Sunday, August 7, 2011


Stairway from Heaven

A sermon on Genesis 28: 10-22 preached July 17, 2011 at First Presbyterian Church, Sterling, IL

(c) Christina Berry

Genesis 28:10-22

10 Jacob left Beer-sheba and went toward Haran. 11 He came to a certain place and stayed there for the night, because the sun had set. Taking one of the stones of the place, he put it under his head and lay down in that place. 12 And he dreamed that there was a ladder set up on the earth, the top of it reaching to heaven; and the angels of God were ascending and descending on it. 13 And the Lord stood beside him and said, "I am the Lord, the God of Abraham your father and the God of Isaac; the land on which you lie I will give to you and to your offspring; 14 and your offspring shall be like the dust of the earth, and you shall spread abroad to the west and to the east and to the north and to the south; and all the families of the earth shall be blessed in you and in your offspring. 15 Know that I am with you and will keep you wherever you go, and will bring you back to this land; for I will not leave you until I have done what I have promised you." 16 Then Jacob woke from his sleep and said, "Surely the Lord is in this place—and I did not know it!" 17 And he was afraid, and said, "How awesome is this place! This is none other than the house of God, and this is the gate of heaven." 18 So Jacob rose early in the morning, and he took the stone that he had put under his head and set it up for a pillar and poured oil on the top of it. 19 He called that place Bethel; but the name of the city was Luz at the first. 20 Then Jacob made a vow, saying, "If God will be with me, and will keep me in this way that I go, and will give me bread to eat and clothing to wear, 21 so that I come again to my father's house in peace, then the Lord shall be my God, 22 and this stone, which I have set up for a pillar, shall be God's house; and of all that you give me I will surely give one-tenth to you."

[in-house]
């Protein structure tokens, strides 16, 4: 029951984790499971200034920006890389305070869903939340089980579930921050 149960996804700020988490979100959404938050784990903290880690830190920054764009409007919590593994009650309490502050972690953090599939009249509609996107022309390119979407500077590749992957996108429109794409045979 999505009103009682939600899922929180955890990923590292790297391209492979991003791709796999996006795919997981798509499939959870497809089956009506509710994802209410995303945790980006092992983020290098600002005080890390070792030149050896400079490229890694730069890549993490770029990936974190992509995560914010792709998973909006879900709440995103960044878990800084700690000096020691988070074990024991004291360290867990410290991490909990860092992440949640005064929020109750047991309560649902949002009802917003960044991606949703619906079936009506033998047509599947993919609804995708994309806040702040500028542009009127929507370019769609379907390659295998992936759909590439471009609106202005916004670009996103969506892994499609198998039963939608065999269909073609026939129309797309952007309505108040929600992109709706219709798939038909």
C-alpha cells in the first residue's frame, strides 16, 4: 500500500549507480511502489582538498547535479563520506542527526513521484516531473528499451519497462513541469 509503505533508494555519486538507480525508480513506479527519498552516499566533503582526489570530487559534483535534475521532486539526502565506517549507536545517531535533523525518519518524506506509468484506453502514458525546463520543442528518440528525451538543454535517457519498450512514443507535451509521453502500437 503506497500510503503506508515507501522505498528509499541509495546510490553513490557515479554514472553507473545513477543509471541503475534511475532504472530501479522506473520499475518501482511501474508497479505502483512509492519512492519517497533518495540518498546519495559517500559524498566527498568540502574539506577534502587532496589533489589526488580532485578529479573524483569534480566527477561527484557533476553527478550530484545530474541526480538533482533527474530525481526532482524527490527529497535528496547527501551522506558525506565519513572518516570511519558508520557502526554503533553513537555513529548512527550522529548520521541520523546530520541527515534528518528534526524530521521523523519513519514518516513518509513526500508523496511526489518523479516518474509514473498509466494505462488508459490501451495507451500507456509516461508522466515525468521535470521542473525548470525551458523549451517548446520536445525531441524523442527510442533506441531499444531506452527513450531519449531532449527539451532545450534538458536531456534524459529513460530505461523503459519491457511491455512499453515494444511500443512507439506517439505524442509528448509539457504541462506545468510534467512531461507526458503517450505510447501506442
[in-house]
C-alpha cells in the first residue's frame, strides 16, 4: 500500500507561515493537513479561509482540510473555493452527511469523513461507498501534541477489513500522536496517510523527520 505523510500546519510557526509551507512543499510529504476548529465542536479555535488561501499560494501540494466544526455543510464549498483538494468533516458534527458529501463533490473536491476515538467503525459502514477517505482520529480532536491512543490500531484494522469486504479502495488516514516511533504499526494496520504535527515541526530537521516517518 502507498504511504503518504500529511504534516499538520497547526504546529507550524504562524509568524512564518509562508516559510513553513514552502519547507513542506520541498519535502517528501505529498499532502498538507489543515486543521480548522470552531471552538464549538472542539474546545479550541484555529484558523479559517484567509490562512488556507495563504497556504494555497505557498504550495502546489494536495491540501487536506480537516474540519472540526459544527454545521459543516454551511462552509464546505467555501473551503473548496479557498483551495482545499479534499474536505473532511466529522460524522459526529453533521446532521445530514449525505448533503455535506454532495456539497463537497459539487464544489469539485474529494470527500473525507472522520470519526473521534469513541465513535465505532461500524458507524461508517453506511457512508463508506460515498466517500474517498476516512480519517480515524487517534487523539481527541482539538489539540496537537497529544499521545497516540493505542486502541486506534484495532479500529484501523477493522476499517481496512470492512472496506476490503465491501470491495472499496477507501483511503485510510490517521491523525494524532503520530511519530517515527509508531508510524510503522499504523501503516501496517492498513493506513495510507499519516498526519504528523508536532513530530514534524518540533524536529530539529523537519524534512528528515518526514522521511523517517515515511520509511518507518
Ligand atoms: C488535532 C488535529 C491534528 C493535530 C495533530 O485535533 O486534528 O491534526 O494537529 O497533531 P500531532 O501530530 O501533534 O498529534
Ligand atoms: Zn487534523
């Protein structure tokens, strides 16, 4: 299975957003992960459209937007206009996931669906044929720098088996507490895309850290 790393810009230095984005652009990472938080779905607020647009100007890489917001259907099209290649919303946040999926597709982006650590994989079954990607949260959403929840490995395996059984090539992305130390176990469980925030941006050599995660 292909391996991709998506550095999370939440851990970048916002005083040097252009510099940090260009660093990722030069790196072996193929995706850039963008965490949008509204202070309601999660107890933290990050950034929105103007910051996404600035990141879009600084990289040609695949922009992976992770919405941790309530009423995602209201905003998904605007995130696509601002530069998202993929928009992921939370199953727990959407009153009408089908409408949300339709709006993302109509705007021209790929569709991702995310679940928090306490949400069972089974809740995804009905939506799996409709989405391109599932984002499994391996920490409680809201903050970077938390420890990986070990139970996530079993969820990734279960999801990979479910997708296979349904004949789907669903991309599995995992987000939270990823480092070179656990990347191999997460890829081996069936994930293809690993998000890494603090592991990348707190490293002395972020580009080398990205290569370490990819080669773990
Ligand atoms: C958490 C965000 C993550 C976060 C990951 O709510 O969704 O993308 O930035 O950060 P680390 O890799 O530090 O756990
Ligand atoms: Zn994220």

Several days into his journey, Jacob stopped looking over his shoulder. It still seemed possible that Esau might find him and kill him, but he was far enough now from Beersheeba that he’d have plenty of time to hide, and plenty of distance to see his brother coming. Jacob hoped that his mother Rebekah was right, that someday he’d be able to return to Beersheba. He couldn’t have known that Esau had left home as well, going the other direction, toward their Uncle Ishmael.

Jacob stopped to rest in the shade of a tamarisk tree, and wiped the sweat from his forehead. He gazed across the landscape, looking north toward Haran, then back to the south, toward Beersheba. It had only been a few days, but it seemed like years since he’d stood at his father’s bedside. He replayed the event over and over again in his head, his mother tying the goat skins onto his hands and neck, the smell of his brother’s robe as he put it on, the watery eyes of his father Isaac, the quavering sound of Isaac’s blessing. He had done the right thing, he told himself, and Esau simply needed to accept this – even though Jacob was the younger, he was the one God had chosen. So the taking of Esau’s birthright and blessing were all justified, even if he had done it through deceit and cunning. That’s what Jacob’s mother Rebekah had said.

She had provisioned him well – these servants and food and money would easily get him all the way to Haran. But Jacob couldn’t shake the sense that Esau was tracking him, couldn’t push away the rising tide of terror that washed over him when he lay down at night, couldn’t suppress the tightness in his gut when he pictured his brother’s face.

Jacob was no outdoorsman. They had stopped in every city along the route, through the markets and the crowded streets of Hebron, Bethlehem, Jerusalem, sleeping at public houses, watering their pack animals, re-stocking their food supplies. But Jacob couldn’t avoid the miles and miles of rough, rocky scrubland that lay between him and his Uncle Laban’s home.

It all began to look the same after while; the same dawn breaking over the stony hills, the same tamarisk, pines and oaks, the few hardy iris and rockrose growing in their shade.